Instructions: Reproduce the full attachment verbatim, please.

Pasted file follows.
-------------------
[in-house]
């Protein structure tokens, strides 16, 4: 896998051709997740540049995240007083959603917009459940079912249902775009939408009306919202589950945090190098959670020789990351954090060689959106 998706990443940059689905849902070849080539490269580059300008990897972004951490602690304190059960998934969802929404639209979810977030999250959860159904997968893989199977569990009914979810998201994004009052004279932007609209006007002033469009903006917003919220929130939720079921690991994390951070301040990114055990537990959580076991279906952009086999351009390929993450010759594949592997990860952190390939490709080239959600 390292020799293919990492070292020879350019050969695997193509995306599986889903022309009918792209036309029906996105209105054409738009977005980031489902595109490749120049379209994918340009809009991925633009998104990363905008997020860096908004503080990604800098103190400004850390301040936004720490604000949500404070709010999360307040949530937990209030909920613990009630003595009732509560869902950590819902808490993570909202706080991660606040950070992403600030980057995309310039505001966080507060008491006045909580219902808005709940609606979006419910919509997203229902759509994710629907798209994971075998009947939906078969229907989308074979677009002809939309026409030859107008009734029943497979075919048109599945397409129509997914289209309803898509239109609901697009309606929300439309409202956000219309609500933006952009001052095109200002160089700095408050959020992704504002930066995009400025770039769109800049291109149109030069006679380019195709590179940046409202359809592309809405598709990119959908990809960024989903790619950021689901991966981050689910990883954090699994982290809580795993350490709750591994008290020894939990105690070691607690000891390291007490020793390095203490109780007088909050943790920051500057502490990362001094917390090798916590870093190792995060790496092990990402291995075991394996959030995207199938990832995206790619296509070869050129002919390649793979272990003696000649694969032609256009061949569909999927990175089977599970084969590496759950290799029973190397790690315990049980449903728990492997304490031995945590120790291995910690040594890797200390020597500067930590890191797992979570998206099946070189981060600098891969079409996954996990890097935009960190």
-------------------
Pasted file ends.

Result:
[in-house]
């Protein structure tokens, strides 16, 4: 896998051709997740540049995240007083959603917009459940079912249902775009939408009306919202589950945090190098959670020789990351954090060689959106 998706990443940059689905849902070849080539490269580059300008990897972004951490602690304190059960998934969802929404639209979810977030999250959860159904997968893989199977569990009914979810998201994004009052004279932007609209006007002033469009903006917003919220929130939720079921690991994390951070301040990114055990537990959580076991279906952009086999351009390929993450010759594949592997990860952190390939490709080239959600 390292020799293919990492070292020879350019050969695997193509995306599986889903022309009918792209036309029906996105209105054409738009977005980031489902595109490749120049379209994918340009809009991925633009998104990363905008997020860096908004503080990604800098103190400004850390301040936004720490604000949500404070709010999360307040949530937990209030909920613990009630003595009732509560869902950590819902808490993570909202706080991660606040950070992403600030980057995309310039505001966080507060008491006045909580219902808005709940609606979006419910919509997203229902759509994710629907798209994971075998009947939906078969229907989308074979677009002809939309026409030859107008009734029943497979075919048109599945397409129509997914289209309803898509239109609901697009309606929300439309409202956000219309609500933006952009001052095109200002160089700095408050959020992704504002930066995009400025770039769109800049291109149109030069006679380019195709590179940046409202359809592309809405598709990119959908990809960024989903790619950021689901991966981050689910990883954090699994982290809580795993350490709750591994008290020894939990105690070691607690000891390291007490020793390095203490109780007088909050943790920051500057502490990362001094917390090798916590870093190792995060790496092990990402291995075991394996959030995207199938990832995206790619296509070869050129002919390649793979272990003696000649694969032609256009061949569909999927990175089977599970084969590496759950290799029973190397790690315990049980449903728990492997304490031995945590120790291995910690040594890797200390020597500067930590890191797992979570998206099946070189981060600098891969079409996954996990890097935009960190």